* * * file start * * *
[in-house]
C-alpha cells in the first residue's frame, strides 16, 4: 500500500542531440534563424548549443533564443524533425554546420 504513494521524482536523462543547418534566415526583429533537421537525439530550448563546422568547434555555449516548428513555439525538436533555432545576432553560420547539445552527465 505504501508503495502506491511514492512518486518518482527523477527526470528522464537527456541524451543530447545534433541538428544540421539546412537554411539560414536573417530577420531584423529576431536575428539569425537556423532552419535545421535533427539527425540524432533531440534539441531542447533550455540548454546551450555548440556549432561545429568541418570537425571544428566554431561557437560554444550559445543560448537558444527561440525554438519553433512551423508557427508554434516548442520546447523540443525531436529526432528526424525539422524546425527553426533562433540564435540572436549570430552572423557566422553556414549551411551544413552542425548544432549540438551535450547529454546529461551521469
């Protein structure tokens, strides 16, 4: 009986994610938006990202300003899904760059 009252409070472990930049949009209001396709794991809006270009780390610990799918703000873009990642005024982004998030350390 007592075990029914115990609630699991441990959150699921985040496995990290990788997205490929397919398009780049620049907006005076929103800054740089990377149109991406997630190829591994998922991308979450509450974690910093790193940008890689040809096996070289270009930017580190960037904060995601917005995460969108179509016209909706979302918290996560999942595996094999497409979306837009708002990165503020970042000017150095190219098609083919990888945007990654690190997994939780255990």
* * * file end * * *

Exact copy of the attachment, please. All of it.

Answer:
[in-house]
C-alpha cells in the first residue's frame, strides 16, 4: 500500500542531440534563424548549443533564443524533425554546420 504513494521524482536523462543547418534566415526583429533537421537525439530550448563546422568547434555555449516548428513555439525538436533555432545576432553560420547539445552527465 505504501508503495502506491511514492512518486518518482527523477527526470528522464537527456541524451543530447545534433541538428544540421539546412537554411539560414536573417530577420531584423529576431536575428539569425537556423532552419535545421535533427539527425540524432533531440534539441531542447533550455540548454546551450555548440556549432561545429568541418570537425571544428566554431561557437560554444550559445543560448537558444527561440525554438519553433512551423508557427508554434516548442520546447523540443525531436529526432528526424525539422524546425527553426533562433540564435540572436549570430552572423557566422553556414549551411551544413552542425548544432549540438551535450547529454546529461551521469
């Protein structure tokens, strides 16, 4: 009986994610938006990202300003899904760059 009252409070472990930049949009209001396709794991809006270009780390610990799918703000873009990642005024982004998030350390 007592075990029914115990609630699991441990959150699921985040496995990290990788997205490929397919398009780049620049907006005076929103800054740089990377149109991406997630190829591994998922991308979450509450974690910093790193940008890689040809096996070289270009930017580190960037904060995601917005995460969108179509016209909706979302918290996560999942595996094999497409979306837009708002990165503020970042000017150095190219098609083919990888945007990654690190997994939780255990």